The Green Revolution put a heavy emphasis on three key soil minerals: nitrogen, phosphorus and potassium — chemicals that could be replenished via fertilizers. These fertilizers were magicians when it came to producing more food per acre. But reliance on them not only increased farmers’ costs, it also degraded soil quality, polluted waterways and the production and degradation of these fertilizers releases carbon dioxide.  

“We actually need to look at soil as the living thing that it is and support it as a way of helping the farm,” Chesney said. 

In the past decade, the study of soil science has significantly increased in both quantity and influence. The number of journal articles on the subject has dramatically increased and influenced change. 

Farmers are now focused on the biological processes of their soils. Mycorrhizal fungi, which live symbiotically on plant roots, and the amount of organic carbon in soil have received much more attention

Another big driver for having healthy, biologically active soil is water. Water has become a scarce, unpredictable and sometimes expensive resource for farmers looking to avoid dry, damaged soil. Comparatively, healthy soil has much better rates of water infiltration, in which it acts like a sponge holding onto rain or irrigation water.

Farmers want healthy soil, not just soil with the right ratio of chemicals.

“I wanted to get away from the chemicals and the petro fertilizers and go back to more natural methods,” Wilken said. “Now, I like to call our soil chocolate cake. It’s crumbly and it has lots of organic matter, fungi, protozoans and bugs.”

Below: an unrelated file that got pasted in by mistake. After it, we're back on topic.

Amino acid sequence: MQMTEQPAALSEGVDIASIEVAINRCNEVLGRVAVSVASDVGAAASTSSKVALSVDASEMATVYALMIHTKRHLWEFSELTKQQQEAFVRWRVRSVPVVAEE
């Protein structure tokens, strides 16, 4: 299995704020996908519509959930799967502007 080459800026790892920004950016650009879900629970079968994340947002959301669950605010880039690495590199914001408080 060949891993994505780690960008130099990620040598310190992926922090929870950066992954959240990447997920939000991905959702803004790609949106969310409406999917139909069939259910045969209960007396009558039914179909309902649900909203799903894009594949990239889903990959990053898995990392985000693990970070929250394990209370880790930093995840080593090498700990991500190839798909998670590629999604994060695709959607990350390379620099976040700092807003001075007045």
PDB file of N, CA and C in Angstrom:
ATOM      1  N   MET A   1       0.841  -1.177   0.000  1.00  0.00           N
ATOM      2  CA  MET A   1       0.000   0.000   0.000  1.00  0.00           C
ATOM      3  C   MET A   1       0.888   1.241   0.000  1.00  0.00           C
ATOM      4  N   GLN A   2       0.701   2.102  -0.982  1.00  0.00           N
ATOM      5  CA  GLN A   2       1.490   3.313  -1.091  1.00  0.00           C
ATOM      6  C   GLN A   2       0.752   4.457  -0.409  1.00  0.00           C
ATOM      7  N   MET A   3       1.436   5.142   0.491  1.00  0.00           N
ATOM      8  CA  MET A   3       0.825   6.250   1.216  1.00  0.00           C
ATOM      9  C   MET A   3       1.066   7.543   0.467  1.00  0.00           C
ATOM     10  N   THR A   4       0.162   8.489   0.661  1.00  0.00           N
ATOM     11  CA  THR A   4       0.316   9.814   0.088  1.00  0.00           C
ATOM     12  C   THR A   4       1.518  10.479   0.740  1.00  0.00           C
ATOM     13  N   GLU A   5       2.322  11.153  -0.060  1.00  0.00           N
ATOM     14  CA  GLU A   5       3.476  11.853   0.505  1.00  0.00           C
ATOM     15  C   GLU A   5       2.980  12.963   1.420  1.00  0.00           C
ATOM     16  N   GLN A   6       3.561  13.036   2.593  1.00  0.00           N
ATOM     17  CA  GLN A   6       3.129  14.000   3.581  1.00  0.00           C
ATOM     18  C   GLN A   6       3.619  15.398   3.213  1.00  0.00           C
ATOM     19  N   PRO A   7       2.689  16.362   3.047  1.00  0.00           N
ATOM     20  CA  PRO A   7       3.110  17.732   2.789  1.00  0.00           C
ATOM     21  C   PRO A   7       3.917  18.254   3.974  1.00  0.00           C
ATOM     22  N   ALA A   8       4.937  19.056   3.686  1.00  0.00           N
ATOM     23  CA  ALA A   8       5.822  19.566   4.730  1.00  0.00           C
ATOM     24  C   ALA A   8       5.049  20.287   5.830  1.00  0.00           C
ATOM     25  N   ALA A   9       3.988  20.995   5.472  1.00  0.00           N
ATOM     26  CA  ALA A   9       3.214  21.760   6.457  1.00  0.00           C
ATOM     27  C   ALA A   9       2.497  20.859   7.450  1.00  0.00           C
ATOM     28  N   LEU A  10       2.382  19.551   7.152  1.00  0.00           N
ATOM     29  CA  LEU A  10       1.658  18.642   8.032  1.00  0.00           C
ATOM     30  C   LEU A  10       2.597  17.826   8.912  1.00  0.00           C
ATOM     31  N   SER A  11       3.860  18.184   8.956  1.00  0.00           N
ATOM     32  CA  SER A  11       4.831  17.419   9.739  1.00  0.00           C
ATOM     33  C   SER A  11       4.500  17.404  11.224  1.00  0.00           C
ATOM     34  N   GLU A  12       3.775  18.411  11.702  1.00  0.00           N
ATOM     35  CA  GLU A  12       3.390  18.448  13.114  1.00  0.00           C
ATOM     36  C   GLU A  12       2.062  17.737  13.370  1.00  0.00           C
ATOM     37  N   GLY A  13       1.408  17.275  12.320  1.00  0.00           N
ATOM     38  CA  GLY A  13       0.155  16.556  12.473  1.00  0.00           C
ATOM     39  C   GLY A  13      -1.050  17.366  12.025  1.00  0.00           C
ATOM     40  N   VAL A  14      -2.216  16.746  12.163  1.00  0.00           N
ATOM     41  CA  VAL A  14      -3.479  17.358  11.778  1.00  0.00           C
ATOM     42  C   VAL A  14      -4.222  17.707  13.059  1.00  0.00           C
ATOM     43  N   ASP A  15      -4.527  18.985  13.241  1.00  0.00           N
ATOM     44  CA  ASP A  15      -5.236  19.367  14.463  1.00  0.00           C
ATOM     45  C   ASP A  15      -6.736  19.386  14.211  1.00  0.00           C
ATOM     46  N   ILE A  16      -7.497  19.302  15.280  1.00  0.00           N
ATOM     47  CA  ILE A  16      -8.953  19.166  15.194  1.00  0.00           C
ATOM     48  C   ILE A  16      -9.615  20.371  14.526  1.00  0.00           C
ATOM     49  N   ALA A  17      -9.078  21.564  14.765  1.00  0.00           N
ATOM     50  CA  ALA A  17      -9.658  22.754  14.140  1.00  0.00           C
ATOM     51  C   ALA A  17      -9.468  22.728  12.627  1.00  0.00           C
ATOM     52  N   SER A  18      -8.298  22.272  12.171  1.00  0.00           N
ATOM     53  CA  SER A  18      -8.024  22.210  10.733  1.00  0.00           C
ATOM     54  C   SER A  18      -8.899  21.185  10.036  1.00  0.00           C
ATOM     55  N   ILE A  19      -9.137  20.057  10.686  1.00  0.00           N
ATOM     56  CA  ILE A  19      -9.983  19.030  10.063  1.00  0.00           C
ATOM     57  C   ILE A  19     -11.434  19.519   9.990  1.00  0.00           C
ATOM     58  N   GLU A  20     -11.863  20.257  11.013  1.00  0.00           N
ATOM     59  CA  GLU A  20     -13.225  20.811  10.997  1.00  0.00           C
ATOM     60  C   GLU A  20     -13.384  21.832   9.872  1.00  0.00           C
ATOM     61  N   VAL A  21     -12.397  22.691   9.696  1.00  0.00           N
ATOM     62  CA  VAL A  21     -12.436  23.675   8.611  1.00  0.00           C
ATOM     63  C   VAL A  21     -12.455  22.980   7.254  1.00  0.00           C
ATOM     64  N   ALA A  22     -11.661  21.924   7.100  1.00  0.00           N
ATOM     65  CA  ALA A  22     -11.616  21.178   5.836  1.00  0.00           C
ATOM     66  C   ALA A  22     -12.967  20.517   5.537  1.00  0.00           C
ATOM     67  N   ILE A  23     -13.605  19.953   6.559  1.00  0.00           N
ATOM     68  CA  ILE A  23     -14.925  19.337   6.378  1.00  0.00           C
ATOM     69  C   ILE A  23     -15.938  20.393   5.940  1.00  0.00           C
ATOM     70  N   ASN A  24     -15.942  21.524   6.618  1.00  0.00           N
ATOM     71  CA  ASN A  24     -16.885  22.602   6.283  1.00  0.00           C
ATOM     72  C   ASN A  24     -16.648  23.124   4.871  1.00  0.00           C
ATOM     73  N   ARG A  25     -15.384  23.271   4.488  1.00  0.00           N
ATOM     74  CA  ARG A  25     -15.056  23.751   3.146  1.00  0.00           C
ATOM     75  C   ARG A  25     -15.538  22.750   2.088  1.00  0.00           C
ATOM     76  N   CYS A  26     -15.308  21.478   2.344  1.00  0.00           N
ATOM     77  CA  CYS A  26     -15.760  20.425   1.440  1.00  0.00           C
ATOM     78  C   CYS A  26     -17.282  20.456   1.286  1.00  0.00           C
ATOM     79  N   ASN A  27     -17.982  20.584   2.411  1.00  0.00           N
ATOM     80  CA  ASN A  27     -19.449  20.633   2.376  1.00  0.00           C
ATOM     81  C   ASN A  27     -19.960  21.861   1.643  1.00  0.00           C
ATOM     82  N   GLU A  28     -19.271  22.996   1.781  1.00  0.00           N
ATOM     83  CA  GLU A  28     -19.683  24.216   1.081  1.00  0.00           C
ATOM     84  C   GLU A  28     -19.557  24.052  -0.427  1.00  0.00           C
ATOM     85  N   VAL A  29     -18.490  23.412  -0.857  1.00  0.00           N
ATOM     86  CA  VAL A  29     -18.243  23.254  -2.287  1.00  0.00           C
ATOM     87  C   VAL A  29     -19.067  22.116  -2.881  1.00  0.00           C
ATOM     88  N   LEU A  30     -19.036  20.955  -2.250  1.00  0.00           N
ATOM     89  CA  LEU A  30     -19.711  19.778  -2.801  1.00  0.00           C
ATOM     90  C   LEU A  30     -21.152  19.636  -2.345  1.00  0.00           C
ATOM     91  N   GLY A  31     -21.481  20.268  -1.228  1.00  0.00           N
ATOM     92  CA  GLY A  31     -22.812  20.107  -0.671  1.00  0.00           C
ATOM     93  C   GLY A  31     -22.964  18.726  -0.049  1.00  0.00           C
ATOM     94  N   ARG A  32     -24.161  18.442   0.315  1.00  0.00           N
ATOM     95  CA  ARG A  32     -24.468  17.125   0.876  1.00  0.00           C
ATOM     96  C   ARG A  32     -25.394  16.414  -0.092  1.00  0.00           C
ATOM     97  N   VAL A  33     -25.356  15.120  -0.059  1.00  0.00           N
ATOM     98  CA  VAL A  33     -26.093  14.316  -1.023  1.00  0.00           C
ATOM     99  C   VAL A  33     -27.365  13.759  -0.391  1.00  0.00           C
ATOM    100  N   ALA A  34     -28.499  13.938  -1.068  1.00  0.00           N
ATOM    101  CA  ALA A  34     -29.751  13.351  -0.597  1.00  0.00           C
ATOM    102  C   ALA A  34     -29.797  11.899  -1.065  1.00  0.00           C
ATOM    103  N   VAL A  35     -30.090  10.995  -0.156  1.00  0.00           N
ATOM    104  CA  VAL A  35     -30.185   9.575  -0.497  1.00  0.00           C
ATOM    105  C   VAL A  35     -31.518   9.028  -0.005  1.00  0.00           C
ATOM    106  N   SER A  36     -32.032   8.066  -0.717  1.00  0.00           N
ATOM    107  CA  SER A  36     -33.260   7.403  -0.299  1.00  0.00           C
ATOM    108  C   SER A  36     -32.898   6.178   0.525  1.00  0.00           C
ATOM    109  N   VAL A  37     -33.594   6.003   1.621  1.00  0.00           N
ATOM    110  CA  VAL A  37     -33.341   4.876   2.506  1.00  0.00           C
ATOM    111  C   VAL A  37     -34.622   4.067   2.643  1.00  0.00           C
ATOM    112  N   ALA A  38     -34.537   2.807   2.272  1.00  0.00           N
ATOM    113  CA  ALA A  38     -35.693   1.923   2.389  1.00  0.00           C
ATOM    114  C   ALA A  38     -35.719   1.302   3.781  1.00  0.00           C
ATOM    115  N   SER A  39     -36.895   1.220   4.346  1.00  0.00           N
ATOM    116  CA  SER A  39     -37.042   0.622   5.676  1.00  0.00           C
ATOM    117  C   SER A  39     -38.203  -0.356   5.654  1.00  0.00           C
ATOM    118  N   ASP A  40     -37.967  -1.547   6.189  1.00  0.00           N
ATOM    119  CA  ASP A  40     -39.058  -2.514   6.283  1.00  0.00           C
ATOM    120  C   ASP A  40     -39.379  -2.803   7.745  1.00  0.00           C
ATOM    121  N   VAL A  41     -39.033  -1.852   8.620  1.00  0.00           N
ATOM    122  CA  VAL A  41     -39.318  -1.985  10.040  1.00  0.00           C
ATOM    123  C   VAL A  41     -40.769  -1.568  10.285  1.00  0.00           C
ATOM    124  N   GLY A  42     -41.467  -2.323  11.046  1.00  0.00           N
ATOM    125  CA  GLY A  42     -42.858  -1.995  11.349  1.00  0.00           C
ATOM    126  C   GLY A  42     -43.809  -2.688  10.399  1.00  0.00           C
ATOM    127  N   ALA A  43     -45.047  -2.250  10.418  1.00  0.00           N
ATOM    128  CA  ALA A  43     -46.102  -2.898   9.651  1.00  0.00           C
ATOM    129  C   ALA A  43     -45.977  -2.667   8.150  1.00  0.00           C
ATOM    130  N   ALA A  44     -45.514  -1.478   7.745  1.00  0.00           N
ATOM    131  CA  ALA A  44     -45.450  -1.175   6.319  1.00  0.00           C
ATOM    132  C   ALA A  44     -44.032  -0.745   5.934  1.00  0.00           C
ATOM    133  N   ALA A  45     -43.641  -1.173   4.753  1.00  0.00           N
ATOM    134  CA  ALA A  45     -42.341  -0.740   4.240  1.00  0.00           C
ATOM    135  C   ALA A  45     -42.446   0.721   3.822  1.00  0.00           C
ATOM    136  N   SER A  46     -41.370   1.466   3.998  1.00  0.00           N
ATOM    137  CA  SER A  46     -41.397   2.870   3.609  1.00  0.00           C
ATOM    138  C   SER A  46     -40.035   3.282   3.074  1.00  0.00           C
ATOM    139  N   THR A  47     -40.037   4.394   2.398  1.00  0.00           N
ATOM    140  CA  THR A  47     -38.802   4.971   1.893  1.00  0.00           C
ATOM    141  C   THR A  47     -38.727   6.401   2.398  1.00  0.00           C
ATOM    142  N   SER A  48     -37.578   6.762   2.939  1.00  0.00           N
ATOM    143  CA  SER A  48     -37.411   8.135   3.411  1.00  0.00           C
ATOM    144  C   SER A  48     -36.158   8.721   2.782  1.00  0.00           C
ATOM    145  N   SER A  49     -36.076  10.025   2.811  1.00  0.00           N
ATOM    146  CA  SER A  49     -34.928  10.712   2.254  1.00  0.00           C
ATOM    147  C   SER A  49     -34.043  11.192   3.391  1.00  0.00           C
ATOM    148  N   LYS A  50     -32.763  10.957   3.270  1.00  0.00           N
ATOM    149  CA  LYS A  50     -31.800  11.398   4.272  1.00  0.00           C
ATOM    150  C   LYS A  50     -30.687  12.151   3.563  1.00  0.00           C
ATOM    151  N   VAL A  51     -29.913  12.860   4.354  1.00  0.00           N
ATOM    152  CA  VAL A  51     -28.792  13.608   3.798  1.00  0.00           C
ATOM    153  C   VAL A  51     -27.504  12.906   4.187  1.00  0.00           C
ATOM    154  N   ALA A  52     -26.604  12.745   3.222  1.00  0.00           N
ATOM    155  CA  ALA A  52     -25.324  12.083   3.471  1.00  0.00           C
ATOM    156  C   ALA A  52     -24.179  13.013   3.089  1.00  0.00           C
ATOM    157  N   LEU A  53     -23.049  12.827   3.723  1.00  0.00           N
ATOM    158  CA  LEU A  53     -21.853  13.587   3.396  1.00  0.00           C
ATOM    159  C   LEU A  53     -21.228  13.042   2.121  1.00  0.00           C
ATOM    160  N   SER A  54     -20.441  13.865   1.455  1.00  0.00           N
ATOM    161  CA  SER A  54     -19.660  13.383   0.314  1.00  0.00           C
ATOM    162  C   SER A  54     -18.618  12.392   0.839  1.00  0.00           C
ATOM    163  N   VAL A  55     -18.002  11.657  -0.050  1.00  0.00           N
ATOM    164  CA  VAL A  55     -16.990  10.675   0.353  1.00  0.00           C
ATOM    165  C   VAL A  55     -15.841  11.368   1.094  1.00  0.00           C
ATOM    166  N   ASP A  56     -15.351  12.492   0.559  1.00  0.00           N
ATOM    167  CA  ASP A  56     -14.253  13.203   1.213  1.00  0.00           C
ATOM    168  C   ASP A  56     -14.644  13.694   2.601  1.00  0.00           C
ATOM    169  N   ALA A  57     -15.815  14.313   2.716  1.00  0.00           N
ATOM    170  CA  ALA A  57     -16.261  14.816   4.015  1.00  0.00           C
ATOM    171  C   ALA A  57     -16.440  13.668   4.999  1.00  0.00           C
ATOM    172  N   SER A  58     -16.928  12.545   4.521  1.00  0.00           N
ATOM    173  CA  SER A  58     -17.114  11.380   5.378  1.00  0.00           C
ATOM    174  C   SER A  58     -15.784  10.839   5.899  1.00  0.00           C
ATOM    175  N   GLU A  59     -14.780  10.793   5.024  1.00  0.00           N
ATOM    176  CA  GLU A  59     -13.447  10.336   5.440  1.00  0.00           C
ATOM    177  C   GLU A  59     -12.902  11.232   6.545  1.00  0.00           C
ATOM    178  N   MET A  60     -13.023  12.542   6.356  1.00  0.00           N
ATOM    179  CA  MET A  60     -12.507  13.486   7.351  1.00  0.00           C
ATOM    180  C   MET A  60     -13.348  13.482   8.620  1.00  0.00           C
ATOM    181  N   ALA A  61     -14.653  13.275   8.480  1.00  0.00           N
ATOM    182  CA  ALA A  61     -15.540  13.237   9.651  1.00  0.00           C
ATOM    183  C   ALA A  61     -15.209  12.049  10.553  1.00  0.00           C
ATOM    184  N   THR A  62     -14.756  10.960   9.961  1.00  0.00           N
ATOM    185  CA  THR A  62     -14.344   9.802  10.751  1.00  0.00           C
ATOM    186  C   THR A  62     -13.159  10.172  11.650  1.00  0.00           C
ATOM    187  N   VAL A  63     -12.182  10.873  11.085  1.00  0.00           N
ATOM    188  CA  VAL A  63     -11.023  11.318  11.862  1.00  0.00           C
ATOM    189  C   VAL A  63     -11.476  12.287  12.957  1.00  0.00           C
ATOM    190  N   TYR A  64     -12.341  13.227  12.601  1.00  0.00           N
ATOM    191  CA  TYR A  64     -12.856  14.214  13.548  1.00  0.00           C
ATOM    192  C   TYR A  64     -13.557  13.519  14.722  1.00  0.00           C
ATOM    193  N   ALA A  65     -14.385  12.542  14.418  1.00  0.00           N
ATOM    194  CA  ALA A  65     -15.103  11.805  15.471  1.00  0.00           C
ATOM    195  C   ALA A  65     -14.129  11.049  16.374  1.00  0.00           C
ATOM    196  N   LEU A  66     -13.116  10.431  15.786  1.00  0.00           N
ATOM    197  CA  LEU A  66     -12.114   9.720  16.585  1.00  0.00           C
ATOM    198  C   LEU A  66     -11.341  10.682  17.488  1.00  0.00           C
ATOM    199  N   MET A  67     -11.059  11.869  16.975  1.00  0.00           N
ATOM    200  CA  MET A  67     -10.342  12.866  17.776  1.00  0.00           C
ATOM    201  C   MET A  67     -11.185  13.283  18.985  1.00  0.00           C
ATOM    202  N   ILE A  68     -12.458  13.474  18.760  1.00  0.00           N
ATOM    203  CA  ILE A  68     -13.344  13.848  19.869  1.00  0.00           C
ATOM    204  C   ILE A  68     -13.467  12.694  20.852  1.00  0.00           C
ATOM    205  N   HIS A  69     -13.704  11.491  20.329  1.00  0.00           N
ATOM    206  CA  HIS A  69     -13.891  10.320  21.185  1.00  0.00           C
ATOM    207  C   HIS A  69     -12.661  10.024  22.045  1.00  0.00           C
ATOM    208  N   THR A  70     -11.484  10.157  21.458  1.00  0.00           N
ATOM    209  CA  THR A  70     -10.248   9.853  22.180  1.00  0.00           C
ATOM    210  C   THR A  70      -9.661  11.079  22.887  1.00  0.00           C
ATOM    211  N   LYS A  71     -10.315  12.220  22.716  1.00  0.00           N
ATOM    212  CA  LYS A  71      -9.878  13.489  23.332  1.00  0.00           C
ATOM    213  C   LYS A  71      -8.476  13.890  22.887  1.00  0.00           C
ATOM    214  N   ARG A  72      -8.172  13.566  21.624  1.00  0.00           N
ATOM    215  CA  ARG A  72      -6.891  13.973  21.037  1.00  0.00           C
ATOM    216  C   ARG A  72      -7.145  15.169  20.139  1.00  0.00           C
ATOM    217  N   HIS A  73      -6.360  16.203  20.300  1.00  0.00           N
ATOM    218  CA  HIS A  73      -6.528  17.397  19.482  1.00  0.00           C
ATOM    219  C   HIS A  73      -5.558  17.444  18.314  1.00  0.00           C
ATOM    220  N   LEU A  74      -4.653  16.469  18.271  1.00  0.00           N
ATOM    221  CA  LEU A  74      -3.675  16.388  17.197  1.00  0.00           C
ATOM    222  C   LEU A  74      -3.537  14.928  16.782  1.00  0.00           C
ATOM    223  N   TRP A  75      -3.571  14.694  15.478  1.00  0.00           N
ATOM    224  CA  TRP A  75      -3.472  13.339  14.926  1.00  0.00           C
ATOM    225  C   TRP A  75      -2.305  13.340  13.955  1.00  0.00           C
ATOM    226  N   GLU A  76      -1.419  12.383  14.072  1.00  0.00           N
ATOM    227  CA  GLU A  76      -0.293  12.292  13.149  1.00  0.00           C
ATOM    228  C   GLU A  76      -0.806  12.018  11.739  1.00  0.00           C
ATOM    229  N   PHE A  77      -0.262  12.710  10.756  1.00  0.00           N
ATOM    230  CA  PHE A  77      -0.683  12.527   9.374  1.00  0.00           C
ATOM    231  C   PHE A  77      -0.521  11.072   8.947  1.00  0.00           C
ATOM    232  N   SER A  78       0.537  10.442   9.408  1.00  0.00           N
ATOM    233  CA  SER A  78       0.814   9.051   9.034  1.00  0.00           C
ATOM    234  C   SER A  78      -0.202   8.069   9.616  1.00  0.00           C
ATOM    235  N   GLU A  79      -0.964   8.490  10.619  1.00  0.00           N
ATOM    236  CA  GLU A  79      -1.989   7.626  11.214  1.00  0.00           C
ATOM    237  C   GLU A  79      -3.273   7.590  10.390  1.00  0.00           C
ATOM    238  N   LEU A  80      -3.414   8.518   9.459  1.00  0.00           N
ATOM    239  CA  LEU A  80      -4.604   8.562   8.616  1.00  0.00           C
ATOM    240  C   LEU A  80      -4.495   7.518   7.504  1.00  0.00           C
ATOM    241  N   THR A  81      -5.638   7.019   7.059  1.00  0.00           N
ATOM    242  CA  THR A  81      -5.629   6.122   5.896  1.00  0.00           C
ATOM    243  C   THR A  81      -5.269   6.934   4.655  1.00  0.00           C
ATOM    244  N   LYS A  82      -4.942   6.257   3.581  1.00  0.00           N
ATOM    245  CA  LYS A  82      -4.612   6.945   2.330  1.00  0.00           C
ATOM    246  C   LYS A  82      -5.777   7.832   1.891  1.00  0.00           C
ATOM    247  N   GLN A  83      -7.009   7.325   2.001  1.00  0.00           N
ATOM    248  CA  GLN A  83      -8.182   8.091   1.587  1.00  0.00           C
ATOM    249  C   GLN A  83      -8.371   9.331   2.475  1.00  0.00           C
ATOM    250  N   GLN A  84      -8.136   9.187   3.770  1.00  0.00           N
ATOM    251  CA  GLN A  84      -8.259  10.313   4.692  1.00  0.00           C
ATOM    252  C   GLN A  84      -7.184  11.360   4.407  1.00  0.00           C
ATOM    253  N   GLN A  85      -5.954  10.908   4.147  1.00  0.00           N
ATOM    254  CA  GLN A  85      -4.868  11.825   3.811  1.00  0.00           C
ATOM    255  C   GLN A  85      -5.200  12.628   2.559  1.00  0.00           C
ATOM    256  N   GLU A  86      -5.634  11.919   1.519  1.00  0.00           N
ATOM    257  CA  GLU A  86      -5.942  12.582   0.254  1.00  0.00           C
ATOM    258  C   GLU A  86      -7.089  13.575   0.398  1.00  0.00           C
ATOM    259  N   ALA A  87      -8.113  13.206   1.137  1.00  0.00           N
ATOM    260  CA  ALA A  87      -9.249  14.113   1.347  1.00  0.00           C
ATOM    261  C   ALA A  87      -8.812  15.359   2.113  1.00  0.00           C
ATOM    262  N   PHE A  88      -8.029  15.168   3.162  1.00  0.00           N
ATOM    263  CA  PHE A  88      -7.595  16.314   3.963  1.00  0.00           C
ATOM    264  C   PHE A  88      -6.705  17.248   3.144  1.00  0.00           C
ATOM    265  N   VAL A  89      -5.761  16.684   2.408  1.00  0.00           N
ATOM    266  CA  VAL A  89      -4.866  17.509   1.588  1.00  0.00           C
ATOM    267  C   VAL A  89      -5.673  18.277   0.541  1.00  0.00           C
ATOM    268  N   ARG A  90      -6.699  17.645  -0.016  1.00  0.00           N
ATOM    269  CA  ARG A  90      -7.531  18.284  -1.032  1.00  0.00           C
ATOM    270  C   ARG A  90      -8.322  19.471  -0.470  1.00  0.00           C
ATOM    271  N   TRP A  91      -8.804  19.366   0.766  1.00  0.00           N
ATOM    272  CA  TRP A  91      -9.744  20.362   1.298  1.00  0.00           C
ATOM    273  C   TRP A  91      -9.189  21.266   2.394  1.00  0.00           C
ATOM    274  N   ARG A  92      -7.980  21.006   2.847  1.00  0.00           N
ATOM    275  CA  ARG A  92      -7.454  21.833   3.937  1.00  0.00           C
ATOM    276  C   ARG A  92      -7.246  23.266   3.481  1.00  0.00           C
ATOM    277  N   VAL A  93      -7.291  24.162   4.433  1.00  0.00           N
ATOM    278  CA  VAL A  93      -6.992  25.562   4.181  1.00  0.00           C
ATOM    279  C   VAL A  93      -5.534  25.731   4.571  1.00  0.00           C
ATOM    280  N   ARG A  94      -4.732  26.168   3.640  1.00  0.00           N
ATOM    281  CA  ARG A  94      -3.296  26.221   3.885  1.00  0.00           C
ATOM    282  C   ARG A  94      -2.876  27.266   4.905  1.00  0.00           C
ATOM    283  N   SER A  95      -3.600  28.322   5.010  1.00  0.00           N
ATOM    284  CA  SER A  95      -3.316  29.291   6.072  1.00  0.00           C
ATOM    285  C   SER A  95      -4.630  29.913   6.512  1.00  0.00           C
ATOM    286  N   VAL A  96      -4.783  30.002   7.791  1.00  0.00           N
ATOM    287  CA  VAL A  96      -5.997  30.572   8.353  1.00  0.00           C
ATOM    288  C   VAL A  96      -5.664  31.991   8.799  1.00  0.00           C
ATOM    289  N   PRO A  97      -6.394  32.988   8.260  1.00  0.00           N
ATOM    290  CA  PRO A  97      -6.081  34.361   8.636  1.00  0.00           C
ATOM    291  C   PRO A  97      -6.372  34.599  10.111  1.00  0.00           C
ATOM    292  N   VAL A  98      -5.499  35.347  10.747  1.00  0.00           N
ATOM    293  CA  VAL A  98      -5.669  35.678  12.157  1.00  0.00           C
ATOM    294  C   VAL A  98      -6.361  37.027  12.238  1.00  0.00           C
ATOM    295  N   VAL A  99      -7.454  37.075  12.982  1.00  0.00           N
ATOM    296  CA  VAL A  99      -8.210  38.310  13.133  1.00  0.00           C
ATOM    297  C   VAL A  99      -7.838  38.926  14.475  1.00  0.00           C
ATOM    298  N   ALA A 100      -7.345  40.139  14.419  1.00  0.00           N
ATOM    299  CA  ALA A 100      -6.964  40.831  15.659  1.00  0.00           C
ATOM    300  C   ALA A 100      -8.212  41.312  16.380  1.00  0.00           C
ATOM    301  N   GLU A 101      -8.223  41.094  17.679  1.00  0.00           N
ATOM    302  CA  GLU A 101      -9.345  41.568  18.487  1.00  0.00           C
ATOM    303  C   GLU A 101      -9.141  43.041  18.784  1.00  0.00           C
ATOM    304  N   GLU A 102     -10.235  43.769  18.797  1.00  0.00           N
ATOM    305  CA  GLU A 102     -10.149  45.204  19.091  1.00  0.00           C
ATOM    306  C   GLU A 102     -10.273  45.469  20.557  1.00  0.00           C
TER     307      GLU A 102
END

3. Uniformity to diversity of crops

In the late 20th century, farming followed a factory model: perfecting the growth of a single crop and repeating the same process annually. Planting the same crop in the same soil made it easier for farmers to use machines, and sped up seeding and harvesting. However, despite this efficiency, the environmental impacts degraded the soil, sometimes to the point where nothing could grow.

Recently, farmers have taken up crop rotation and cover cropping to introduce more diversity. Barkley transformed some of his less productive cropland back into grassland and uses up to 16 different seeds in his cover crop as well as growing safflower and flax when seeding his spring wheat.

There is also new interest in less mainstream crops like fonio (even Bill Gates is on board) so farmers have more crop options to grow. 

The consolidation of agriculture companies has also led farmers to grow identical plants from the same identical seeds bought from a few conglomerates. On the consumer side, right now 50% of calories come from just three crops — rice, wheat and corn. 

While previously there might have been some varietal diversification in those three popular grains, the focus on high-yield commercial varieties has stamped out the local indigenous ones. According to a study from India, the country’s local varieties of rice have decreased to 7,000 from 100,000 in the 1970s.

“Now because of climate change, we’re realizing we might need more drought tolerant varieties or varieties that can grow in poor soils or are resistant to pests and fungal diseases,” Chesney said. “But a lot of the wild varieties holding those genetic traits are on the verge of extinction.”

Momentum behind these mindset shifts comes from big consumer packaged goods companies that are reliant on one or a handful of specific crops currently experiencing historic declines. What is Starbucks without coffee? What is Nestlé without cacao? These companies are desperate to find solutions to this existential threat to their businesses and changing these ingrained models of thinking might be the first step. 

Share This Article
Leave a comment

Leave a Reply

Your email address will not be published. Required fields are marked *